I was aware that my vision might be larger than what was possible for making this game, so you can see that I immediately sliced off about a quarter of the cabin interior space (above), as I know that virtual spaces always feel larger than they actually are in the engine.  While you can’t necessarily see it in the river map, I also ended up squashing down that entire level too, to make the overall exploration area like that of a square shape, rather than a tall rectangle like it is below.

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Map from sketchbook of river level

Grey Boxing

From this point, it was time to jump into the game engine to get a feel for the virtual space I had envisioned.  Using my maps as blueprints, I dropped down various boxes and other primitive 3D shapes, so that I might begin exploring the pixelated, lo-poly beginnings of the world of Tombeaux. Normally, this is called grey-boxing, and while I basically did that, I went a bit further with some shapes, as well as colors and shaders, so that I could begin to envision sillhouettes and color palettes into the game (which quickly became much more muted and less Minecraft-y, after seeing them in engine!).

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Grey …err… Colored Boxing

Playtesting

It’s my opinion that one of the biggest mistakes that game developers make is that they push playtesting back too late in the pipeline.  Picture this: near the end of the game development process, your game is like a giant, 15-ft tall snowball careening down a mountain at 250 MPH.  It is a lot easier to stop that snowball and rebuild it when it is near the top of the mountain, before it has gotten too big or started going too fast. Playtesters – people who aren’t associated with your game who could play it and provide you with some feedback – will help you avoid those last-minute snowball messes.

I’m a firm believer in playtesting your game from day one, which means you must have outside people play your game.  From those first playtest sessions, I learned about how to change the levels, tweak controls, reconfigure narrative, and even slightly change the direction of the game’s objective.  Those first two weeks of playtests were crucial to a smoother development pipeline down the road (and a big thanks to Emily, Josh, Simon, Amy, and Mitch for your help!). I’ll return to speak more about playtesting in a later post, in which I’ll dive into my reasoning, inspiration, and approach to the playtesting process.

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My kids, playtesting Tombeaux

Hopefully these short summaries about specific elements in my process have helped you grasp a bit more about the game dev process.  Before one can start actually playing the game as it was meant to be played, there is a great deal of research, design, iteration, and testing involved (not to mention all of the coding and art!). If only it was as easy as those guys said earlier, and I could just “tighten up the graphics a little bit” – but what’s the challenge in that? 😉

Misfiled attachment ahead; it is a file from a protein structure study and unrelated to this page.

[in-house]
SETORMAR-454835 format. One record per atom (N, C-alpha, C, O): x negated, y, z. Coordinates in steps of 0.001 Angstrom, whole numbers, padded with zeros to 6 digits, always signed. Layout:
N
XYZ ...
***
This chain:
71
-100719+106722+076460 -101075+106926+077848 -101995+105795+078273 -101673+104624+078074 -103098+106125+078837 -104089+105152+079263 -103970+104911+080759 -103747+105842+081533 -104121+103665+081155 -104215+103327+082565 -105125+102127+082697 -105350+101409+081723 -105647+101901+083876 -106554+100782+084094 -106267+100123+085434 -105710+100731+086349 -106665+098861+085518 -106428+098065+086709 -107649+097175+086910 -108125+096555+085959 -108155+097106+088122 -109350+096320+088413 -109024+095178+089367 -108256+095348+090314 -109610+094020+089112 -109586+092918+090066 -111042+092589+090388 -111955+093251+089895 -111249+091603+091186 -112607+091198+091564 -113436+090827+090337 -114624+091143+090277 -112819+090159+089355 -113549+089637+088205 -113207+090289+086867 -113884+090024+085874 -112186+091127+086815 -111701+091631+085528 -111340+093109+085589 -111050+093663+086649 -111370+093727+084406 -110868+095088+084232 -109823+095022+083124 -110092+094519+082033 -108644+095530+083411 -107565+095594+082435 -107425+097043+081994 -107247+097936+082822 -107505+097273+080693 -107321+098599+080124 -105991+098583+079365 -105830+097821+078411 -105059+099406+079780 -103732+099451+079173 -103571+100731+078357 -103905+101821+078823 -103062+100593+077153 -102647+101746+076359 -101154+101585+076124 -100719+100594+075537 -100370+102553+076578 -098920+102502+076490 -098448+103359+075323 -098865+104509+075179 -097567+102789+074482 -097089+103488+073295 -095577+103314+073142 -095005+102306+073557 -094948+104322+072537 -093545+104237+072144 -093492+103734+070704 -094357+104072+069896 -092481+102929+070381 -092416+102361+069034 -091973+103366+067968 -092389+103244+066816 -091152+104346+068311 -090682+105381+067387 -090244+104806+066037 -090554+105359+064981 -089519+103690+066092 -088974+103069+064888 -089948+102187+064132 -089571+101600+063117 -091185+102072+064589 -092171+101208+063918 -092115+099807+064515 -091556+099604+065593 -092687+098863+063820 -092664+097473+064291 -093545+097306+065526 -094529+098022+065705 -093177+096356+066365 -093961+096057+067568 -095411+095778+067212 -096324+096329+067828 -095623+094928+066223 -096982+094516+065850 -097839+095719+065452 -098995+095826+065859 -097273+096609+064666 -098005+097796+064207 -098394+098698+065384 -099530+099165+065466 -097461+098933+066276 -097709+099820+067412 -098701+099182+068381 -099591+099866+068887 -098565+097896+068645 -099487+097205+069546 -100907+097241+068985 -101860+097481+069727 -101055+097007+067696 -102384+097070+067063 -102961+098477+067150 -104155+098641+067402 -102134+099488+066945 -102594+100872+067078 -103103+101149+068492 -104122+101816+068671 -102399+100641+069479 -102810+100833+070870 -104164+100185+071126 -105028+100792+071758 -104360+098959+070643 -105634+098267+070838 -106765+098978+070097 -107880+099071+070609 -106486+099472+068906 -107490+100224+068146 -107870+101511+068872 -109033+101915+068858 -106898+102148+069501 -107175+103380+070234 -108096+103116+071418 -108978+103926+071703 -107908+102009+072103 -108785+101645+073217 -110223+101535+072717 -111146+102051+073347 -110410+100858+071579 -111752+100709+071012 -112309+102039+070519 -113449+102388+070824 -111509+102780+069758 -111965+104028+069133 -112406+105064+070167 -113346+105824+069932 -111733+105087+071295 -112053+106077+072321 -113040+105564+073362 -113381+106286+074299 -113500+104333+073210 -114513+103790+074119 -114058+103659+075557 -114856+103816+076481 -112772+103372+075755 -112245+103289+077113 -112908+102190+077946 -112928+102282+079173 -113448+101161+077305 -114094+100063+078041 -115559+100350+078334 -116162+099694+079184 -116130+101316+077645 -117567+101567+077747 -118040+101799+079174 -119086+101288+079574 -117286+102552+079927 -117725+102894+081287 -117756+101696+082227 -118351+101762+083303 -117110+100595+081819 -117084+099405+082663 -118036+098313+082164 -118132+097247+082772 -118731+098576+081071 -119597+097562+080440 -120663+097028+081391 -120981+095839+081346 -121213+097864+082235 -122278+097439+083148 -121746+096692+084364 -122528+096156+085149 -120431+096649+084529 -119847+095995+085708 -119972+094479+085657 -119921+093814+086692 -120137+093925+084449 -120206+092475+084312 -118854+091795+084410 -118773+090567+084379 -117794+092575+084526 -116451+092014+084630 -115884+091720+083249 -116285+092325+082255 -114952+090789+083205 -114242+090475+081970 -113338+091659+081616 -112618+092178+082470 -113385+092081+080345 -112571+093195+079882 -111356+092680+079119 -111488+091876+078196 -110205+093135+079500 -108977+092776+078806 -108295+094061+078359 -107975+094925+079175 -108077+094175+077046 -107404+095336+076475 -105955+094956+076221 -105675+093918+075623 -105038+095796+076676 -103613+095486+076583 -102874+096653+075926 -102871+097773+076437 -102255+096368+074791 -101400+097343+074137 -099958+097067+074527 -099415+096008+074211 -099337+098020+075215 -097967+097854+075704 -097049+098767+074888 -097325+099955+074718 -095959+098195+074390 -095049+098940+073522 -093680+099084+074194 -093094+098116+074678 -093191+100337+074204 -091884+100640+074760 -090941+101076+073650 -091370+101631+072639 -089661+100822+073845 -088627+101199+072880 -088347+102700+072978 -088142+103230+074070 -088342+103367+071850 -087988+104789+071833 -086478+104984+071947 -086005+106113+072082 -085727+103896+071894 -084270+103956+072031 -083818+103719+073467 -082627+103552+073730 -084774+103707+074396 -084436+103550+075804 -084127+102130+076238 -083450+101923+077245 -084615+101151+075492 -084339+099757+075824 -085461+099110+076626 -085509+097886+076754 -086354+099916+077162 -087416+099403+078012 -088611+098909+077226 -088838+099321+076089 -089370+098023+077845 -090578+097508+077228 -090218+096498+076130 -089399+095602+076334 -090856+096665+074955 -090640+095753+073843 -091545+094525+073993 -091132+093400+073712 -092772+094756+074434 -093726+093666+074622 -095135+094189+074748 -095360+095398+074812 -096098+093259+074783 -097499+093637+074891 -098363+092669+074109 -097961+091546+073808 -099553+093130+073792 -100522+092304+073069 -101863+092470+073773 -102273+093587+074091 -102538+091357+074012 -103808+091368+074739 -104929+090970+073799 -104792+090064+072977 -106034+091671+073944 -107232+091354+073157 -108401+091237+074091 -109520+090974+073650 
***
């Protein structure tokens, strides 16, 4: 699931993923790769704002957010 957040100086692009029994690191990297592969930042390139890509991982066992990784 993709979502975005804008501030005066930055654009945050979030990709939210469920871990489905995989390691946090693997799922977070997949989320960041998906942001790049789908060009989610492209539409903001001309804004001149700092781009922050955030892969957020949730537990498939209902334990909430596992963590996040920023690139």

and so it begins (albeit a year late)

My name is Dave Beck, and I’m an artist and professor living and working in Wisconsin. I’m writing this blog for you. I hope this peek into my development process will give you a better understanding of my project (which I’ll introduce below), and possibly inspire you to follow and learn along with me on this journey.  I’ve got a lot of lost time to make up for, so before I dive into the “now”, I’ll start with the “then”, much of which happened over this past year.

On that note, I really should have started this devblog a year ago, when I first began the project.  But then again, I had no idea that it would grow to such the monstrous behemoth that it has, filled with so many design doc pages, polygons, pixels, sounds, and lines of code!  The project I’m talking about is Tombeaux. 

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Tombeaux Blog Header

Tombeaux is a video game that I am creating.  It is an interactive experience that explores the convergence between cultures and the environment across a few hundred years of midwestern American history, taking place on a small section of the St. Croix River (which serves as part of the natural border between Minnesota and Wisconsin).  Through exploration, the player discovers new objects, environments, and narratives, all of which cause reflection upon our history and our future.

Map of St. Croix River, by Kmusser, based on USGS data, via Wikimedia Commons

As an artist, I see the medium of games as having a fantastic future in contemporary art and new media. It’s a wonderful way to educate, entice, and entertain an audience in ways I’ve always wanted to do with other media, but just couldn’t fully accomplish. I’m making Tombeaux for a variety of reasons, many of which I’ll expand on in future posts. I’ll talk about my inspirations behind the game, the development process, the factual research fueling its content, the collaborations supporting its creation, and other things that provide interesting angles about Tombeaux.

It’s already been a heck of a ride, and it’s only halfway there.  I hope you’ll consider joining me for this last leg of the journey.